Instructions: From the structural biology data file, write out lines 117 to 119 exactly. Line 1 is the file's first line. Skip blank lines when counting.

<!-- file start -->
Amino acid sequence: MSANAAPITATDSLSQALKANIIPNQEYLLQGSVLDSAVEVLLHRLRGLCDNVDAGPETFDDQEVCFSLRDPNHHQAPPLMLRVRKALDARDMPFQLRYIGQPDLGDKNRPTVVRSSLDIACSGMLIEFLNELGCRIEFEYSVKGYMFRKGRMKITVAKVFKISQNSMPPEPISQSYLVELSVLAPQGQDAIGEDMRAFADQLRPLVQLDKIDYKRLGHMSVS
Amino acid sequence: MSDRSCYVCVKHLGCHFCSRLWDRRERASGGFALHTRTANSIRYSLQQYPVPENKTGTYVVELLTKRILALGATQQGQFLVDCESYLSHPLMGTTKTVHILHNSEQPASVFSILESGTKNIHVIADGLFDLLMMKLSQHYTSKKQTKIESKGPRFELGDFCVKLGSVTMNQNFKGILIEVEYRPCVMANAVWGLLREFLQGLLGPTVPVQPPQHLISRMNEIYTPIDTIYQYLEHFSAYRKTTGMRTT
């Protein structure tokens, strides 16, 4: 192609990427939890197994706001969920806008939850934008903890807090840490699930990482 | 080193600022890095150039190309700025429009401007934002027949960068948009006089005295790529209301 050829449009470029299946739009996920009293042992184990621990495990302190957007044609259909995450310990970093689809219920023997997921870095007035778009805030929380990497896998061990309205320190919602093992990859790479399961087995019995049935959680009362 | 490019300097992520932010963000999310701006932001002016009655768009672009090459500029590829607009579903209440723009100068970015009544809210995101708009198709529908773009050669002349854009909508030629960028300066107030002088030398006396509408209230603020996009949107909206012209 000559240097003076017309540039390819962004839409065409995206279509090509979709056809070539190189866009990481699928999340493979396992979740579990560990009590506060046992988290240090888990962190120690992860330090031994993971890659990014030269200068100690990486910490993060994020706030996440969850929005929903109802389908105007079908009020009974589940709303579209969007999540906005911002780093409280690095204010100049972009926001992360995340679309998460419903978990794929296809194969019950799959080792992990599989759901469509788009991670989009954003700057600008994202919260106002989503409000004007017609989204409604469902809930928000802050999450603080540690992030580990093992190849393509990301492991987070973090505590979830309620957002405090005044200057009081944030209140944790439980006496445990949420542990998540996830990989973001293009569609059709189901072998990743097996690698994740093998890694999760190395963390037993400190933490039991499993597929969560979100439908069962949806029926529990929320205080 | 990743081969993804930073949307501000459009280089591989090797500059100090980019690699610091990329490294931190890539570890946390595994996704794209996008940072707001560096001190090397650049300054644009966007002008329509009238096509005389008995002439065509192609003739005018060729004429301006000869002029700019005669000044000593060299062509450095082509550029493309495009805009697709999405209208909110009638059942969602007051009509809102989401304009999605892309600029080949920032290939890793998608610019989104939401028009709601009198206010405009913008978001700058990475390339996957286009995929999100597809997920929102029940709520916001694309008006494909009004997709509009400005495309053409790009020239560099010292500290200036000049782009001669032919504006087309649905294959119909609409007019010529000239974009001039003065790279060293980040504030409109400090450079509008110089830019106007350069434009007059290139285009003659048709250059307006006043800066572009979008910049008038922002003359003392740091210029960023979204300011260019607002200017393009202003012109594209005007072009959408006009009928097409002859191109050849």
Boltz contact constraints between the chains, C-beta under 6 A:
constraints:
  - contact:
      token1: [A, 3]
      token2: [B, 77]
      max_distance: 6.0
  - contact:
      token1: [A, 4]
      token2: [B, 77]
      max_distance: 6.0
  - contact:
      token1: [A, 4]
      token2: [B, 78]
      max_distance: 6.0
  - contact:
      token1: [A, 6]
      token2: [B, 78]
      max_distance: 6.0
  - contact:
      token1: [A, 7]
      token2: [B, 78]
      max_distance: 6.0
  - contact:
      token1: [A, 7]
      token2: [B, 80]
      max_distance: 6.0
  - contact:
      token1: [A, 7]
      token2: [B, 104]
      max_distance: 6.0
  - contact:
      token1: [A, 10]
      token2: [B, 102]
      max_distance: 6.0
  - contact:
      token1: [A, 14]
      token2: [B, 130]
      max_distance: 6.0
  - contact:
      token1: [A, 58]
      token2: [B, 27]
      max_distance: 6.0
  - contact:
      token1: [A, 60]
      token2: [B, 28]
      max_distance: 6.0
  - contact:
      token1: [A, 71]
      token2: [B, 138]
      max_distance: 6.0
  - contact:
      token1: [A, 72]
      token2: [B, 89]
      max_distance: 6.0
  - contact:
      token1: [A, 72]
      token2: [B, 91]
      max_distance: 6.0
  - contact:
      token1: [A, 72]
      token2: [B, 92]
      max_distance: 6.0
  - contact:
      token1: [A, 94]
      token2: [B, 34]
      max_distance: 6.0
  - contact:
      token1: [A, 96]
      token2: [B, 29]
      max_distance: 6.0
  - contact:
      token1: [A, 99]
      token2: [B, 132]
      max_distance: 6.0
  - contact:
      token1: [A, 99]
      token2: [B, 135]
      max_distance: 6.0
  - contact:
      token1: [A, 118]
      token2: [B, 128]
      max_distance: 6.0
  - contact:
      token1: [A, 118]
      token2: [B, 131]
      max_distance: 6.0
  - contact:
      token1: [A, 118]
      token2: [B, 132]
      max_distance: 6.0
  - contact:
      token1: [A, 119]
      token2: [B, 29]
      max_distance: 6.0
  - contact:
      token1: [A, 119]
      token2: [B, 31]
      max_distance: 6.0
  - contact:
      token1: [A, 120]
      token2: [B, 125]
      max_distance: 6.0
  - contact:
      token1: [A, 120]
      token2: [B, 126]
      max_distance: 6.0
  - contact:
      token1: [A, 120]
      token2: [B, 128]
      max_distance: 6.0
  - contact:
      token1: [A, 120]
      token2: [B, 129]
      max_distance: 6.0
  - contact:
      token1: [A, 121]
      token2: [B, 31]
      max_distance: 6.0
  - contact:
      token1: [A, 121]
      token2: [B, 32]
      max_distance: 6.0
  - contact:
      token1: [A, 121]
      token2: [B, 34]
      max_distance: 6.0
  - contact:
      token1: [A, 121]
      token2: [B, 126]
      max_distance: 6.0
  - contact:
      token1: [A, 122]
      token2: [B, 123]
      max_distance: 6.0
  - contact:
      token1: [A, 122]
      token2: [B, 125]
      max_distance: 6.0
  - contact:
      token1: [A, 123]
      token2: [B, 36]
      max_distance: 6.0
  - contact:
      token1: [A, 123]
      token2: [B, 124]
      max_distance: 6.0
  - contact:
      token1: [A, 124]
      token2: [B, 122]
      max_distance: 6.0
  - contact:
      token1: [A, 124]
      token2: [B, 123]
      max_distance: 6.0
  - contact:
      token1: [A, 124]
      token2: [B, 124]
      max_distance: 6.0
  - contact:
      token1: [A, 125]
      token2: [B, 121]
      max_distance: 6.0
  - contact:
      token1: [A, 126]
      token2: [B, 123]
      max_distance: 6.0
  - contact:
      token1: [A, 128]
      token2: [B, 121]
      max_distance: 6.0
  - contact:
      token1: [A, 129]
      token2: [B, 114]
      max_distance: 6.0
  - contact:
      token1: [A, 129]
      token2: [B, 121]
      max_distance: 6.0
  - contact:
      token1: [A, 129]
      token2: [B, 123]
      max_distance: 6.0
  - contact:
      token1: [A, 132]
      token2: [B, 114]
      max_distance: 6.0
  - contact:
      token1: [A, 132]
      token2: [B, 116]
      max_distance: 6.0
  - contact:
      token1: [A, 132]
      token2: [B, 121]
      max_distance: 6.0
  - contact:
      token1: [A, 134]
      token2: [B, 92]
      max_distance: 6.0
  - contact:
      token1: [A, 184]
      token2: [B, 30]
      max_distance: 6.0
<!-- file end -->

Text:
      max_distance: 6.0
  - contact:
      token1: [A, 121]